Greg Bruce wonders if he protests too much.

Following on from the surprising brilliance of the first season of the completely original and brilliantly sterile The Girlfriend Experience, excitement in our household for this week's start of the second season was high, so I was surprised to find out that the excitement was not equally high across the household.

That first season took place in a series of expensive luxury settings of curious emptiness and quietness, largely devoid of any visual interest, often devoid of people, with a colour palette dominated by slate and gunmetal. Its central character was an escort, or a prostitute, or a woman who sells her services as a companion who offers, but does not limit her offering, to sex.

This woman, played by Elvis' granddaughter Riley Keough, was easily the most complex and surprising protagonist of any television series released last year. She was completely unfathomable. To some extent she was a blank slate, a cipher on to which her clients and viewers both projected their fantasies, which was obviously partly the point, but she was also more than that - fiercely intelligent, completely compromised in every way, emotionally stunted, mature beyond her years.

When I told my wife that the new series was coming up, her reaction was a metaphorical shrug. "I don't know why you liked it; it's not even very good," she said, in direct contradiction of the opinion I believed we had agreed on following last season's viewing. Then she said, "It's just because of all the sex, isn't it?"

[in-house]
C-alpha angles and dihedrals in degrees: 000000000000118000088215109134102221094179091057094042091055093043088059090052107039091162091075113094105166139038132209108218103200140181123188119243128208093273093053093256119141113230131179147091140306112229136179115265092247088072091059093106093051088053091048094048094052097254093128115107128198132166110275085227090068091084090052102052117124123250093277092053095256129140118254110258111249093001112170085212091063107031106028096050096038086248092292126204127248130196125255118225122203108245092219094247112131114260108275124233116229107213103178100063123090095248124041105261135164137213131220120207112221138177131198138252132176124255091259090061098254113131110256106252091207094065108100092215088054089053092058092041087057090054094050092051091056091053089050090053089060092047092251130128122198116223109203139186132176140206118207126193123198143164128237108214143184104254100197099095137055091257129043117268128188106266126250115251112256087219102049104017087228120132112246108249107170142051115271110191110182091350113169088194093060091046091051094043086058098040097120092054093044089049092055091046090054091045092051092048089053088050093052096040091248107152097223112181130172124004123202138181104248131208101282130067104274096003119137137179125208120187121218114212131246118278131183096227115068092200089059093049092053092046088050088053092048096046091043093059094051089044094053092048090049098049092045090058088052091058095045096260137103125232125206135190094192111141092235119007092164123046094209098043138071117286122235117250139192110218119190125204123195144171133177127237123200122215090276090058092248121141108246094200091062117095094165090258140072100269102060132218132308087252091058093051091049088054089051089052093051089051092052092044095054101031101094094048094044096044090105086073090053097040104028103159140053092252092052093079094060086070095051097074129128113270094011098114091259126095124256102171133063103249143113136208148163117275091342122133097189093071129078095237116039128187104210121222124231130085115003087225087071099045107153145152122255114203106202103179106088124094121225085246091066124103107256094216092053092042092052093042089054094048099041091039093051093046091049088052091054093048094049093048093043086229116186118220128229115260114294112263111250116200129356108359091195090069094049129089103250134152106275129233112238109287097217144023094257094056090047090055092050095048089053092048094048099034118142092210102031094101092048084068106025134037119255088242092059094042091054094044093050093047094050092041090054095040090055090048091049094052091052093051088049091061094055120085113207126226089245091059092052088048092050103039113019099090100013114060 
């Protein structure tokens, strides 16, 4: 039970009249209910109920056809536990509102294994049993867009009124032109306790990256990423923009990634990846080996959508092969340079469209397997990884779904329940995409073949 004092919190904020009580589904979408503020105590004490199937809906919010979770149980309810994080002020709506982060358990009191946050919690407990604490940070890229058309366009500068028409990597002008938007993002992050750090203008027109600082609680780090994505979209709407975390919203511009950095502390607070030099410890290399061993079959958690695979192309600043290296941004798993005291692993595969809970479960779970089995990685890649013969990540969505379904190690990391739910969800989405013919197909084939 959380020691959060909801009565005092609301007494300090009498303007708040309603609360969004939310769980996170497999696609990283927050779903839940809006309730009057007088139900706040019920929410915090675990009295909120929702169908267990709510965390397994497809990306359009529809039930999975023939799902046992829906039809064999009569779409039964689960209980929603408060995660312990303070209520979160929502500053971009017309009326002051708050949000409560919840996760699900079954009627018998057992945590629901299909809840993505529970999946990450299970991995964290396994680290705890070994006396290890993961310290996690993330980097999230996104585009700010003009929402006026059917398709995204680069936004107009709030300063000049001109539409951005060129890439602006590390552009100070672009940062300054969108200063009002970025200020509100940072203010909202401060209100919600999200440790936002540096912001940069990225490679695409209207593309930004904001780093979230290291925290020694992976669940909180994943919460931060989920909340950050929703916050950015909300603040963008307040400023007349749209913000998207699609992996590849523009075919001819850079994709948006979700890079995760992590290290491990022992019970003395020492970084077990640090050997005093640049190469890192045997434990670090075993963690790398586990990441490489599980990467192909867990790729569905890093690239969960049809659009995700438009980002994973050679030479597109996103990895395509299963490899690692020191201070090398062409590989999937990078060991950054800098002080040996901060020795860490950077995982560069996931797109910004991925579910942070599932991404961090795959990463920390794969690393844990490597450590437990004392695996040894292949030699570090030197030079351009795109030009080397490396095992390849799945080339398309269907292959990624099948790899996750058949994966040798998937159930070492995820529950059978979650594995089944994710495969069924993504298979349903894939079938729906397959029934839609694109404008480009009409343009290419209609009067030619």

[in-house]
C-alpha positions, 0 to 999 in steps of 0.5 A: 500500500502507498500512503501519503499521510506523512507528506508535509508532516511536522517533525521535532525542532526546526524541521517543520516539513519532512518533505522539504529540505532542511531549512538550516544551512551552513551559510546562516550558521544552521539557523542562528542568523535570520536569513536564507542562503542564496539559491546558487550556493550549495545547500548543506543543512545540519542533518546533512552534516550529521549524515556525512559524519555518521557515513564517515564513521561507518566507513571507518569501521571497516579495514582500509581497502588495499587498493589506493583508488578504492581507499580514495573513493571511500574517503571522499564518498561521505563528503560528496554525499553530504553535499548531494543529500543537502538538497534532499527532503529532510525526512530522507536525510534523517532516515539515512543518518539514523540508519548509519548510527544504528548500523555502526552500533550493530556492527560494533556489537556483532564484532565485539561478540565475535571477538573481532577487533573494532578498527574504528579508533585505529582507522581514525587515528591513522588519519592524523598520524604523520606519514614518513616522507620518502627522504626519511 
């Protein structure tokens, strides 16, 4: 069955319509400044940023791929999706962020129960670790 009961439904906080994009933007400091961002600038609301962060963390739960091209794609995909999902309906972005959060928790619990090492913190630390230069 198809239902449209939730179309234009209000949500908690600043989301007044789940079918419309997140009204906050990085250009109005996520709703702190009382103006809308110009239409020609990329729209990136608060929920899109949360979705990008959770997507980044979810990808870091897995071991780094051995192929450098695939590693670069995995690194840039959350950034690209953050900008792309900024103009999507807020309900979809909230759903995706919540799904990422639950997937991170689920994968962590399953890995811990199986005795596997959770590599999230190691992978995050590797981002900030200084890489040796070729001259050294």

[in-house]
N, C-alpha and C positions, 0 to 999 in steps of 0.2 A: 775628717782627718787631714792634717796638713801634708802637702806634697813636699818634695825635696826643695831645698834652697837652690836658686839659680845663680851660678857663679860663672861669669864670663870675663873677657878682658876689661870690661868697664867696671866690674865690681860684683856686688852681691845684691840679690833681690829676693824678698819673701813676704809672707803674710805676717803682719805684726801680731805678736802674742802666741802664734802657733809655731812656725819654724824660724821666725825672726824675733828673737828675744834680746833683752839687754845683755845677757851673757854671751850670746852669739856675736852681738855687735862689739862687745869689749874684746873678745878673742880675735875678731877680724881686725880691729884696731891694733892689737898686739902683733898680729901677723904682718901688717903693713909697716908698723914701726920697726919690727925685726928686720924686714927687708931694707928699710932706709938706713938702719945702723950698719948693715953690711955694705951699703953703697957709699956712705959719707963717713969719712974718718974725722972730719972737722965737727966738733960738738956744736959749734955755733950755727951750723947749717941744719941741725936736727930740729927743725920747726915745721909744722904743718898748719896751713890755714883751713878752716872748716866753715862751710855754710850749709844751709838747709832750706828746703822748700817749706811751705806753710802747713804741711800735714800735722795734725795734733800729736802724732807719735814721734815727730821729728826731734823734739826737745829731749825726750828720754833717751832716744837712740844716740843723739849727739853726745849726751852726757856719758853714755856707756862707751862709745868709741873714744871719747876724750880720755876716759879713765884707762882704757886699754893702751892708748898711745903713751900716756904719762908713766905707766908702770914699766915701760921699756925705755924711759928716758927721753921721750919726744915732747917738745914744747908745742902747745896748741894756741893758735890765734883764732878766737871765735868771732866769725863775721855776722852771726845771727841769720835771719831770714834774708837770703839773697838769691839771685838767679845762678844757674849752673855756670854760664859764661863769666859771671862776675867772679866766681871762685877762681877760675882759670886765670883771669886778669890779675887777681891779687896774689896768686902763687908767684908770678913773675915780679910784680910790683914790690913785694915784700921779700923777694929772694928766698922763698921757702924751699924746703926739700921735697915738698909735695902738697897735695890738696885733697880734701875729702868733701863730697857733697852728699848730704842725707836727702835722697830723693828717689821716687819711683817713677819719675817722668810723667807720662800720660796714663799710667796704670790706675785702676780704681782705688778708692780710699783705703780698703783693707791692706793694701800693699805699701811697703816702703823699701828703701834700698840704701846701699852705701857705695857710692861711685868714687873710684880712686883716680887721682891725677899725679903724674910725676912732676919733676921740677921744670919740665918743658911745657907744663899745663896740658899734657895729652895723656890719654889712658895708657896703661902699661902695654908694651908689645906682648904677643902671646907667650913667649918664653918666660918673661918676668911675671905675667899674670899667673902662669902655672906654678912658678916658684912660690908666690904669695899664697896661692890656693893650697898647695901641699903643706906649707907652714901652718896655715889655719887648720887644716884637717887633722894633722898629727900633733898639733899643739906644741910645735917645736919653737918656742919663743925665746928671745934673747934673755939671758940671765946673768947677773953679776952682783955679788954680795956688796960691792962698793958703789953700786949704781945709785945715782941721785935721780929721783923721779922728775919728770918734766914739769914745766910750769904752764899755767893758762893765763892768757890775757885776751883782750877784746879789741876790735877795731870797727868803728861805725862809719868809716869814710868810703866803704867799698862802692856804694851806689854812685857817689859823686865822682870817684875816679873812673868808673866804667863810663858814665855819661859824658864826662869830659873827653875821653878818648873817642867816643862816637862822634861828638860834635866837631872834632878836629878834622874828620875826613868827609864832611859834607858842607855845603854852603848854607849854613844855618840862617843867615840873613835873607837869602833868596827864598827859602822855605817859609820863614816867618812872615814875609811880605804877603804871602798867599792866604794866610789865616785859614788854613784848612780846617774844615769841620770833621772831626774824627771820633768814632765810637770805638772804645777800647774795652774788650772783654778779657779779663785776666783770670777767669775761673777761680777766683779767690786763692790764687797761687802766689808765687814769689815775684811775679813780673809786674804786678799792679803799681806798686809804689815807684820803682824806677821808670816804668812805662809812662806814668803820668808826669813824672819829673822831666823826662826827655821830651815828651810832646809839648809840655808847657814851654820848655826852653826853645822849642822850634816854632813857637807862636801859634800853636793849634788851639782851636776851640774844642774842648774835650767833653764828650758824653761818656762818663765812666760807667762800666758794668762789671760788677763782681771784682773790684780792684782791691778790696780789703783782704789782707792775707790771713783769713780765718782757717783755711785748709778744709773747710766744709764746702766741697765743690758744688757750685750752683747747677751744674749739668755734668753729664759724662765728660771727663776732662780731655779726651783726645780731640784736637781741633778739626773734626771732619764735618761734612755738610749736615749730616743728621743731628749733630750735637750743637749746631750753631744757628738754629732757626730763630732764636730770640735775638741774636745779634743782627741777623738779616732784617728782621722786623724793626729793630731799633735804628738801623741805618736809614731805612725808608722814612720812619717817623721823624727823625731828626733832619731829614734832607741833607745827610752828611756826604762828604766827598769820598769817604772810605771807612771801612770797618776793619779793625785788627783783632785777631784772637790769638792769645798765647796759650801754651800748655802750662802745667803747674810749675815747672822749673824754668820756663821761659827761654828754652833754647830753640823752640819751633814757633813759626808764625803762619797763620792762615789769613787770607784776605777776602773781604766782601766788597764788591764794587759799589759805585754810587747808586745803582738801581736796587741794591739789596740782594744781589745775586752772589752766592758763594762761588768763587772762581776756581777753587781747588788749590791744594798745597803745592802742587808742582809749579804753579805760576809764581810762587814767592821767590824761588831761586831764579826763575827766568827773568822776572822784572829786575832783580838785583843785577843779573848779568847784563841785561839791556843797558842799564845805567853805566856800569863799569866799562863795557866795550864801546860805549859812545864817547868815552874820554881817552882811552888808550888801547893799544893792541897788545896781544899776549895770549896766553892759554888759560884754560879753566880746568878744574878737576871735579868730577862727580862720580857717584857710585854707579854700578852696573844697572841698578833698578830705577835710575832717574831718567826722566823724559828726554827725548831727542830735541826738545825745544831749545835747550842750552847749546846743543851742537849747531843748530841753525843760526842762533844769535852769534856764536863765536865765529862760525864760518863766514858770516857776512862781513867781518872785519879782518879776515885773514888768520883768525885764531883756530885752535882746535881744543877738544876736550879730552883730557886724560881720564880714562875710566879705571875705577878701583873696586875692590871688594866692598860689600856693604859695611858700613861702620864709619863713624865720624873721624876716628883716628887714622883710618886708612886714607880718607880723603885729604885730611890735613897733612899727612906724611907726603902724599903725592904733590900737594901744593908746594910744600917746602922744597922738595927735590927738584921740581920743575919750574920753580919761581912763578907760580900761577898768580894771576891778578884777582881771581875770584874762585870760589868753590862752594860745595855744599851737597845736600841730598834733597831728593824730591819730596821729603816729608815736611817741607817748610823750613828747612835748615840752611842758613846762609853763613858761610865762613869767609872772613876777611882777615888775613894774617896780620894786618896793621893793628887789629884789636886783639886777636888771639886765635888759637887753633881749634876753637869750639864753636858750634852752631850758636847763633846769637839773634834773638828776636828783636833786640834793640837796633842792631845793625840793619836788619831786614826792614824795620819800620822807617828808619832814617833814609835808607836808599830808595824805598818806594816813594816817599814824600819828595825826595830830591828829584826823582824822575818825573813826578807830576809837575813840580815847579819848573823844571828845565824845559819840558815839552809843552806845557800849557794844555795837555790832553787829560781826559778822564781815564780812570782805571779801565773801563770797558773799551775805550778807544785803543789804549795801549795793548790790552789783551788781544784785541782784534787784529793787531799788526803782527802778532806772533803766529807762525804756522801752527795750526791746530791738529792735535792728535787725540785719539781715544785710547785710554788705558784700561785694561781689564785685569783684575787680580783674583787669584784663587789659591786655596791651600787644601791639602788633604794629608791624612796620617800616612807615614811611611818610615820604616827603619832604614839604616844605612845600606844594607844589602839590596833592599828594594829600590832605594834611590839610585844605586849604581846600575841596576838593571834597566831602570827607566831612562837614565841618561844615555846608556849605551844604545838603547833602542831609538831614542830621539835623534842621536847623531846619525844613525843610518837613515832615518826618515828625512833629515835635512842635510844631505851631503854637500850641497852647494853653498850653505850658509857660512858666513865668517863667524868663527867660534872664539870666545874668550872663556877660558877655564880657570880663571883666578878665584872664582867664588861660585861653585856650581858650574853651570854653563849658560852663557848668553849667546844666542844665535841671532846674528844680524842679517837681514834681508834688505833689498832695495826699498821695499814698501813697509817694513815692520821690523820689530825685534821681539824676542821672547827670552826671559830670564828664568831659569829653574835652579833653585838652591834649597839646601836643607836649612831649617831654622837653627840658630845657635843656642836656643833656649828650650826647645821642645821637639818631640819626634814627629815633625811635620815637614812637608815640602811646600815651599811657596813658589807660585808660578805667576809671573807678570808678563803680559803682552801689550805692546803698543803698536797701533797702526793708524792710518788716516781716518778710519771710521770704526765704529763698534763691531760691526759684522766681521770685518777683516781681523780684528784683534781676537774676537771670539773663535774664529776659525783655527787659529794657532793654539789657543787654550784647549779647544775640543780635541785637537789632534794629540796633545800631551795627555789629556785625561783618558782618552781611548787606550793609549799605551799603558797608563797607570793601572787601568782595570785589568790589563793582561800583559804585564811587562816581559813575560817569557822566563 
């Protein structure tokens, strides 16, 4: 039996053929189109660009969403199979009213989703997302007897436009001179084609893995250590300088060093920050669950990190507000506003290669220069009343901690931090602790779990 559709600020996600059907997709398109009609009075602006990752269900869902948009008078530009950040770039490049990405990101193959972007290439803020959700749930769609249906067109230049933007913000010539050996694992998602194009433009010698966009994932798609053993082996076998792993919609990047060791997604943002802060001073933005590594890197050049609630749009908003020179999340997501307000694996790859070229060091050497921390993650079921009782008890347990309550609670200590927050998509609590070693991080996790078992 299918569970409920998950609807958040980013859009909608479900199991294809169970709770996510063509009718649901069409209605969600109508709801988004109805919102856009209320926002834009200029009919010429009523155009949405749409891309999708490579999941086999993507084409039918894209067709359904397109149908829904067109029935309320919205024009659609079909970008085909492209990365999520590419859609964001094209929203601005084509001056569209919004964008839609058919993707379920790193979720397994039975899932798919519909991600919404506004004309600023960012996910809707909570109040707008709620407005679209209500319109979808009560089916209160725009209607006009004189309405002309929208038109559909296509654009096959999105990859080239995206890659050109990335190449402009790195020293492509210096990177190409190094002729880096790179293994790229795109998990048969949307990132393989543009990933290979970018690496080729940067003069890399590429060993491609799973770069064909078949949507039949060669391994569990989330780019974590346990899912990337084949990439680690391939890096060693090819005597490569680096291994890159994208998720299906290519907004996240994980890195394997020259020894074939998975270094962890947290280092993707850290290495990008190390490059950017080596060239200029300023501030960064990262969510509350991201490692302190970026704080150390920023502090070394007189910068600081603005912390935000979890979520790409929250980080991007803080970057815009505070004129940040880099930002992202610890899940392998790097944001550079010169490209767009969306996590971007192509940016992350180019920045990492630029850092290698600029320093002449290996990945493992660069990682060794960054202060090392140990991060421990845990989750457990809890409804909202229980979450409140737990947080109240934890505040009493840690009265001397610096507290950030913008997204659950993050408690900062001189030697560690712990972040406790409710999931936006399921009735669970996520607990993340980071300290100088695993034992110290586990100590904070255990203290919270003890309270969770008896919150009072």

That stopped me dead. "But," I started to protest, internally, while she stared at me judgmentally. I hesitated, mentally ran through the possible arguments about the show's quality: the sparseness, the monochrome sets, the character complexity and the nuanced exploration of fancy prostitution with neither judgment nor condescension nor some kind of fantasy whitewash.

But, as I stood there, silently considering her accusation, I retained a steadily decreasing commitment to these arguments.

Sky's publicity for the show didn't help. It read: "Your guilty pleasure" or something equally viewer-shaming.

The series had been based on the movie made by Steven Soderbergh and the implied patina of sophistication he imposed on the whole thing, along with the early favourable reviews, I had figured, gave me moral permission to express appreciation for a show that claimed artistic integrity while peddling some reasonably heavy and occasionally quite freaky soft porn.

Why, as a writer/producer/director would you choose to make a show about a character who sells sex?

Because you believe there are issues that need to be your exploration of the issues will include scenes of graphic sex with which you can potentially lure large numbers of viewers?

More to the point though, why, as a viewer, are you choosing to watch this particular show? And more specifically, why am I choosing to watch it? Is my interest in this particular show derived from the fact it's dramatically and morally intriguing, or because it's really really sexy?

I could choose to believe that it's not really necessary to disentangle the two. But if that's the case, then why am I trying so hard to do it?

The Girlfriend Experience season two is showing on Neon now.